April 8 —
Key developments in the war in Iraq:
U.S. forces said it may take some time to determine whether
Saddam Hussein was killed in a bombing raid on a restaurant where he
was believed to be meeting with his sons. The site remained in Iraqi
hands, a day after a U.S. warplane dropped four bunker-buster bombs
and blasted a smoking crater 60 feet deep at the restaurant. At
least three houses were destroyed and 20 others damaged, some badly,
in the attempt to kill Saddam.
President Bush said Saddam is losing his grip on power "finger by
finger" and he may even be dead. Speaking at a joint news conference
in Northern Ireland, Bush and British Prime Minister Tony Blair said
the United Nations would play a vital role in Iraq's
Iraqi forces staged a counterattack, sending buses and trucks
full of fighters over the Tigris River to overrun U.S. forces
holding a strategic intersection in western Baghdad. Iraqi snipers
shot at U.S. soldiers from rooftops, wounding two, one seriously. At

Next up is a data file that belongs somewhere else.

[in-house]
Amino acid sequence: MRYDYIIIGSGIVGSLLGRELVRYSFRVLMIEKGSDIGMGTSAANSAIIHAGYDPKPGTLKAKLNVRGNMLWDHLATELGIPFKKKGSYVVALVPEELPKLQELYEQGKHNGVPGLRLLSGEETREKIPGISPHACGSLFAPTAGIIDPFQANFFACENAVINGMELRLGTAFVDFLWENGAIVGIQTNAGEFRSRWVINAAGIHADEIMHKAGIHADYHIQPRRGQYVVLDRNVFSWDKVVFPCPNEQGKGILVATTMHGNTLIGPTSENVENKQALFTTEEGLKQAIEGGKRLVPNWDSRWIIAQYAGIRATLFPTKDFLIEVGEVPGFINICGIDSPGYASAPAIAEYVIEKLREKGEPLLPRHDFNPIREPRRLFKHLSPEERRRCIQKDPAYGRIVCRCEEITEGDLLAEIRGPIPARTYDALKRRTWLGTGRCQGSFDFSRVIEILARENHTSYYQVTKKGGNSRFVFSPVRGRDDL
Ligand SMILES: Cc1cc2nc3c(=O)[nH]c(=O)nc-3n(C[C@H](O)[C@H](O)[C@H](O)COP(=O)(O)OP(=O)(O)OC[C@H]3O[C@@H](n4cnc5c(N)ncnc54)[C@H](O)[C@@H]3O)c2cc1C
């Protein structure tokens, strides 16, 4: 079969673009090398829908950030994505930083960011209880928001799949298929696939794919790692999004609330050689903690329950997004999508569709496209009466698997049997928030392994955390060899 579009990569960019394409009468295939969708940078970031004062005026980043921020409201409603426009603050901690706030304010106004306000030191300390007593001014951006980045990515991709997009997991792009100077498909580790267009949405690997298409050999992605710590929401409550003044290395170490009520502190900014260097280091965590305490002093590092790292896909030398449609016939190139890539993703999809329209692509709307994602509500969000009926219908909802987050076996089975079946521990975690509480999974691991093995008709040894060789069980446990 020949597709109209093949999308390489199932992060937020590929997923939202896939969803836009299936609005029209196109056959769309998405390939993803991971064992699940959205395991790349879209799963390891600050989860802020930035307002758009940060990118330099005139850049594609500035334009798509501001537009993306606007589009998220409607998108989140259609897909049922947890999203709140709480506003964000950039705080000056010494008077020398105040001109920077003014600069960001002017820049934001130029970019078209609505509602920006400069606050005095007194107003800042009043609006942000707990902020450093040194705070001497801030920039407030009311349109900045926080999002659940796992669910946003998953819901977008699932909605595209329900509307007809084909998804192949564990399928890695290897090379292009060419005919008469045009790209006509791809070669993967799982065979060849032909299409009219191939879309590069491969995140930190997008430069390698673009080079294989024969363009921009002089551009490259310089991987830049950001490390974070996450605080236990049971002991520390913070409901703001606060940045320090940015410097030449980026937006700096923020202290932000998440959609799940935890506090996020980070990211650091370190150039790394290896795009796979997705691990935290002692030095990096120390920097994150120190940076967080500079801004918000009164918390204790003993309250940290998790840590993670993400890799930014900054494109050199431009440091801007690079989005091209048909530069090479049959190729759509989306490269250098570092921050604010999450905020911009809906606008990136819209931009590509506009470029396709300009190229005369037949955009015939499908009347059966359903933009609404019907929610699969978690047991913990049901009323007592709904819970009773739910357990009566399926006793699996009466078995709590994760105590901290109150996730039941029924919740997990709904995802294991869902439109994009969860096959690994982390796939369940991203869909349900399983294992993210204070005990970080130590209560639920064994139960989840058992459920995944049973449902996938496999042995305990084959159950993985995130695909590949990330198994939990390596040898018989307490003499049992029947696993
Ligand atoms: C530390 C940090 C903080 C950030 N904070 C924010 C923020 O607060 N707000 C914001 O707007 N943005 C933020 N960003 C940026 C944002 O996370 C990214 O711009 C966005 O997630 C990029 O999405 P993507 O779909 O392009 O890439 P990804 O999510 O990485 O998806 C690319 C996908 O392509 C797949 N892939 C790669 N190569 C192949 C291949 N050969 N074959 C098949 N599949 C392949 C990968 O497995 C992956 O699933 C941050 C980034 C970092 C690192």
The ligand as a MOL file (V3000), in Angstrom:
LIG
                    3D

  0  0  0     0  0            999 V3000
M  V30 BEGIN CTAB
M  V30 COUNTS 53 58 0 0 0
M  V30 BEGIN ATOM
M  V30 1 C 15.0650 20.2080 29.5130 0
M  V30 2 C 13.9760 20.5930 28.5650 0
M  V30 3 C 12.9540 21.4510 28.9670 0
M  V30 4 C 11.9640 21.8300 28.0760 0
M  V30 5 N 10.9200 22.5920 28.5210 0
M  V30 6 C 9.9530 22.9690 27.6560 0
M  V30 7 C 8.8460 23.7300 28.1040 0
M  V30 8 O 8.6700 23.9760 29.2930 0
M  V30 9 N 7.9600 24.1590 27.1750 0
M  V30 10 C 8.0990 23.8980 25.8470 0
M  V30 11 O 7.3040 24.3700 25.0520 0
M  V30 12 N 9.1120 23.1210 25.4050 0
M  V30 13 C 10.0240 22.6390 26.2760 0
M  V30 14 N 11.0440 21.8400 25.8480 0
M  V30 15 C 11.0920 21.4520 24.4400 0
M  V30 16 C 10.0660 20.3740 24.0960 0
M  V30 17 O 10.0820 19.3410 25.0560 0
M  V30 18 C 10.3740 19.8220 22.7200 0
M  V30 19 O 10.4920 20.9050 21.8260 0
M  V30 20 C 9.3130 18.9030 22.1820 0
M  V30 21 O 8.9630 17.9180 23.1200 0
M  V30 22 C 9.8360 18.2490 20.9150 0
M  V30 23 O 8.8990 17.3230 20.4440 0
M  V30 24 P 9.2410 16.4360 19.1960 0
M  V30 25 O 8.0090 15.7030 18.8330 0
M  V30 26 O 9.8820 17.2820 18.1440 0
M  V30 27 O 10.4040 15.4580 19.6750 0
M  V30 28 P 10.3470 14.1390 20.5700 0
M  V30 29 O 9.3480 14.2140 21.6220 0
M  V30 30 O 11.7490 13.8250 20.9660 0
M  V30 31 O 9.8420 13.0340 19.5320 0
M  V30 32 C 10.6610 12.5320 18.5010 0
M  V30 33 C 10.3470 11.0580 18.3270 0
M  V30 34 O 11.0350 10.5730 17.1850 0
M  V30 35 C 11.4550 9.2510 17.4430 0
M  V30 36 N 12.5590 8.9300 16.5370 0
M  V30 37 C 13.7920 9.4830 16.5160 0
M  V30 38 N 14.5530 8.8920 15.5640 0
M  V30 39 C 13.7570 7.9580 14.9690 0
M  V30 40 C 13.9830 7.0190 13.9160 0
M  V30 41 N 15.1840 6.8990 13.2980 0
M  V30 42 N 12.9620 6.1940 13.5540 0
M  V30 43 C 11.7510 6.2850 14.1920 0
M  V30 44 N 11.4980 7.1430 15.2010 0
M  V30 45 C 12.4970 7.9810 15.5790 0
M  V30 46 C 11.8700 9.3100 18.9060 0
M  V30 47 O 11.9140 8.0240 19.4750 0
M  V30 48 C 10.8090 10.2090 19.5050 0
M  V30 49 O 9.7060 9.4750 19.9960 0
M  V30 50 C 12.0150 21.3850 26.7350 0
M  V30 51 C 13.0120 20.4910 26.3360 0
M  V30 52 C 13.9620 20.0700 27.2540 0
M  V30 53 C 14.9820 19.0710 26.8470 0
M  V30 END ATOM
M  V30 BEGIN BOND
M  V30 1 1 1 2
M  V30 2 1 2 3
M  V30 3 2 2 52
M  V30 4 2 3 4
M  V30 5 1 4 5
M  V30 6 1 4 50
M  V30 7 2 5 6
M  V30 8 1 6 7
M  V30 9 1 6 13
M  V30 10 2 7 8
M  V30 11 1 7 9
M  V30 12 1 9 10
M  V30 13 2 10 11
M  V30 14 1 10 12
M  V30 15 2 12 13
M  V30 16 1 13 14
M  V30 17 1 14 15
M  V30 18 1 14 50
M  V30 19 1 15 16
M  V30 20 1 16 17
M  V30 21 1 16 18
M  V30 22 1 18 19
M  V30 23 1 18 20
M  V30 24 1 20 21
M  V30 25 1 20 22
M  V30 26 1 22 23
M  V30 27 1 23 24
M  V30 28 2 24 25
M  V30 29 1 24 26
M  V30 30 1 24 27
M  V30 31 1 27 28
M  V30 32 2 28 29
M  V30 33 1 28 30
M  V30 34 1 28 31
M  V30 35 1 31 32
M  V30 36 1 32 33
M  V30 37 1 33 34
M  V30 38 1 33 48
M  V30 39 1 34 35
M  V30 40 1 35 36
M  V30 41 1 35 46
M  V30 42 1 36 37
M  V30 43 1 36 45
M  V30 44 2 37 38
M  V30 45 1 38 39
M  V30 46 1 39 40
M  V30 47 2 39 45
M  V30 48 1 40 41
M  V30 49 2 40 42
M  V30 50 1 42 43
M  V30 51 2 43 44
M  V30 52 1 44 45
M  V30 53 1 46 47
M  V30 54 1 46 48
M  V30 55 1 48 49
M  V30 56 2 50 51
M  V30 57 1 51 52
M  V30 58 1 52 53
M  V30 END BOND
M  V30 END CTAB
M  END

least 50 Iraqi fighters were killed.
Thousands of people continued to flee Baghdad in buses, trucks,
minibuses and pickup trucks to the relative safety of the north and
The Arab satellite station Al-Jazeera reported that one of its
journalists was killed when its Baghdad office was hit by a bomb
from a U.S. plane. A cameraman was wounded.
The Palestine Hotel, home base for many journalists, was struck
by U.S. tank fire. A television cameraman for Reuters news agency
and a Spanish television cameraman were killed. At least three other
journalists were injured.
A coalition A-10 "Warthog" warplane was shot down near Baghdad in
what was believed to be the first downing of a coalition aircraft by
an Iraqi surface-to-air missile.
U.S. Marines entered the capital from the south and southeast
early Tuesday, sending a contingent to guard a nuclear plant
protected by large berms.
A new cassette tape purported to be from Osama bin Laden called
on Muslims to rise up against Arab governments that support the
attack on Iraq, and urged suicide attacks.
The U.S. 101st Airborne division attacked an eight-story building
near the Baghdad airport that had been used as a base for a small
number of Republican Guard holdouts. American forces killed two
The U.S. military is testing samples from a site in Iraq where
soldiers found metal drums containing possible chemical weapons,
defense officials said.
|A U.S. Marine of the 3rd
batallion, 4th regiment, searches an Iraqi civilian while
securing a main road leading into Baghdad in the southeast
outskirts of the Iraqi capital, Tuesday, April 8, 2003. (AP
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